Posted in Elections, US House

Peduto: Senator Fontana Introducing Bill to Override Tom Corbett’s PUC Appointees, Legalize Uber X and Lyft

Charlie Deitch reports that state Senator Wayne Fontana (and we’ve heard Erin Molchany in the House, though not sure if that’s been reported yet) is introducing a bill to create a new “transportation network” category in the PA code that would legalize e-hailing apps Uber X and Lyft in Pennsylvania. Since Tom Corbett’s PUC appointees think their job is to protect monopoly rents for incumbent taxi fleet owners, rather than provide safe and convenient taxi markets for PA’s cities – it’s become important to override them by creating this new category, similar to regulations in Colorado and California that regulate safety while encouraging more competition and choice:

After saying on Wednesday that he would fight for innovation, Mayor Bil Peduto announced this morning that state Sen. Wayne Fontana is preparing legislation int he state senate to permit the operation of rideshare companies like Lyft and Uber.

“State Sen. Wayne Fontana is set to introduce legislation to allow for operation of these innovative transportation systems and I support similar bipartisan efforts being introduced in the House,” Peduto said in a statement. “In the interim I fully support a resolution being introduced by State Rep. Erin Molchany calling on the Public Utility Commission to issue provisional approvals for the companies Lyft and Uber to operate this weekend to alleviate pressing public safety concerns about drunk driving this holiday weekend.”

This is an important cross-over issue for progressive Democrats and market-friendly Republicans because it creates a deep market of rides-for-hire that makes it convenient for people to give up their cars and reduce their carbon output, and it provides a transit-like service in areas poorly served by public transit. Peduto has been pushing for PUC to legalize jitneys (dollar vans) too, which heretofore have primarily served poor neighborhoods. And it also soaks wealthy medallion owners (progressive!) by way of lower barriers to competition for new businesses (free market!) so there’s plenty for both sides to like here.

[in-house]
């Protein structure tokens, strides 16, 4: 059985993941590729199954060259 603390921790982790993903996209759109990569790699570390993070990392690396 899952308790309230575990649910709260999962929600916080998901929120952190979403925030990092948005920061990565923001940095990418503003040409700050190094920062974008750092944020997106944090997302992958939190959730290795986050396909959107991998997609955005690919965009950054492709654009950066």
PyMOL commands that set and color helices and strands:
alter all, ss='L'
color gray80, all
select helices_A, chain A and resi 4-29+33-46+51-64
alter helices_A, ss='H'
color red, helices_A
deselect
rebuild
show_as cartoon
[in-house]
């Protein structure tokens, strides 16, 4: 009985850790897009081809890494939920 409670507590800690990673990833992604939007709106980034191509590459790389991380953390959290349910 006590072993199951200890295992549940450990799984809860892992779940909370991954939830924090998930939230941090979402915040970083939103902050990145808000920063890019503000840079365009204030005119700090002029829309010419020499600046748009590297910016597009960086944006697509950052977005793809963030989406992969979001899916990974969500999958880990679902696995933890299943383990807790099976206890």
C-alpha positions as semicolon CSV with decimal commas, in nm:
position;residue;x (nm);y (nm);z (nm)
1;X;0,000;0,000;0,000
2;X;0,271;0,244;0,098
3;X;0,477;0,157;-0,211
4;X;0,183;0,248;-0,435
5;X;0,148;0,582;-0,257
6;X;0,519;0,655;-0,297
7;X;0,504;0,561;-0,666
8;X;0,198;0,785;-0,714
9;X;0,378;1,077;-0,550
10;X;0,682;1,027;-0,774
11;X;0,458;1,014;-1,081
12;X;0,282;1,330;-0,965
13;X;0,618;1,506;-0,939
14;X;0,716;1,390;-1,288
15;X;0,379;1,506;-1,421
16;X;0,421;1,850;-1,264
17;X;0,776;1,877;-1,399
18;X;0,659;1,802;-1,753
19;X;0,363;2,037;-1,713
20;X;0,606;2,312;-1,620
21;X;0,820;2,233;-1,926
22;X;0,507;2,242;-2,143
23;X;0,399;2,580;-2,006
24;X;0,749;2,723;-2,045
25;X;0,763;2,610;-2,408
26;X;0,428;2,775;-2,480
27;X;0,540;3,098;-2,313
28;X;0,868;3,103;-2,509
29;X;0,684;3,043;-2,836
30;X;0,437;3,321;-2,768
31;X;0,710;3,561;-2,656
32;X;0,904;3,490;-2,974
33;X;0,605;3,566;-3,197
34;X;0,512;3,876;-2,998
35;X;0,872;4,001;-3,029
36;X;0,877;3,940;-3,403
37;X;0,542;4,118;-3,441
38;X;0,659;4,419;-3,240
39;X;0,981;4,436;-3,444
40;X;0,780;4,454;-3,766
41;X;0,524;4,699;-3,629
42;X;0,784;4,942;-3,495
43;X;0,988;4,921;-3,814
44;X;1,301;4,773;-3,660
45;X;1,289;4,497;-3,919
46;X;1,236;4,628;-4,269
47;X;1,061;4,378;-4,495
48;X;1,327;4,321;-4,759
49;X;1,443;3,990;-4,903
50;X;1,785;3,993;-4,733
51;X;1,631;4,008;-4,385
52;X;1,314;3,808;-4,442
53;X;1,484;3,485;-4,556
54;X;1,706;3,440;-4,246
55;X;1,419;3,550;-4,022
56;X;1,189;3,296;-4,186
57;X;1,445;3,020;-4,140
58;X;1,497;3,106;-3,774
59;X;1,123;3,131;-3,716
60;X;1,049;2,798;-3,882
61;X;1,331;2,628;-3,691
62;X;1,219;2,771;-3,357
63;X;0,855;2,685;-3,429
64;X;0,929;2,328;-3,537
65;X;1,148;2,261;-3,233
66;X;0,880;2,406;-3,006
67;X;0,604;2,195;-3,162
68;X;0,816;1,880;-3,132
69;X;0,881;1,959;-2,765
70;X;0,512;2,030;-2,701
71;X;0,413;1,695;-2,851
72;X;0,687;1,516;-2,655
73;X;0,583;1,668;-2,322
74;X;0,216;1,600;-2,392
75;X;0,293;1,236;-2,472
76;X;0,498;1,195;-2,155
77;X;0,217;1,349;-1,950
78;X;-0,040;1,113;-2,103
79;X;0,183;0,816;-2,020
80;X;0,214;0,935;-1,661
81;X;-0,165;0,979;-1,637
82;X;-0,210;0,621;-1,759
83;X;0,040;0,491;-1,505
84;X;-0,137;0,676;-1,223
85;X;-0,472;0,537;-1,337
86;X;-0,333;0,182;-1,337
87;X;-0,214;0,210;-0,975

Posted in Economy, Issues, Transportation

Ride-Share Fix Must Apply to Philly Parking Authority as Well as PUC

By some weird accident of history, the city of Philadelphia doesn’t have the same taxi regulator as the rest of the state. Whereas the Public Utilities Commission sets the rules for taxis in Pittsburgh and elsewhere, the Philadelphia Parking Authority is the taxi regulator for Philly.

It’s great to see Bill Peduto and his state allies, including our Brian Sims, are pushing a legislative fix for the derp that’s been flowing out of the PUC on ride-rental share companies Uber and Lyft in recent months – the latest being this cease-and-desist order barring them from operating in Pennsylvania. But it’s critical that the legislative fix – which will probably take the form of a new “transportation network” category in the PUC code – also apply to the PPA as well as PUC. Ideally, the legislation would make the PUC the regulator for all Pennsylvania, and take that power away from the PPA.

The PUC and the PPA unfortunately do not seem to understand that the job of the regulators is to promote competition for the benefit of consumers, not protect taxi fleet monopolists or medallion owner rents – one of the worst affronts to taxi drivers’ livelihoods here in Philly, as the Taxi Workers Alliance will tell you. PPA kicked out ride-share service Sidecar last summer, and Uber X won’t come here even though they’re expanding across the river in South Jersey because they say “the city of Philadelphia has proven time and time again to be against innovation.”

This is nuts. As former transportation head of DC and Chicago Gabe Klein explains in this CityLab post today, the future of transportation is increasingly about these networked services, and it’ll eventually give way to autonomous vehicles. Dumb laws meant to protect a wealthy minority of fleet owners shouldn’t be allowed to stop this innovation, and any state-level legislative fix needs to apply to Philly as well as Pittsburgh. The taxi regulation power is too important to leave to the PPA – a known Republican patronage potty.

Posted in Economy, Issues, Transportation

#PABudget: Why Aren’t We Talking About a Statewide Cigarette Tax Increase?

With the local cigarette tax for Philly schools passing out of committee, it’s a good time to zoom out and ask why we haven’t been talking about raising the cigarette tax all across the state to fill the Great Republican Budget Hole of 2014.

Here’s the most recent map of state cigarette tax rates I could find, from the Tax Foundation. As you can see, Pennsylvania doesn’t have particularly high state taxes on cigarettes and we could stand to raise it another $2.00.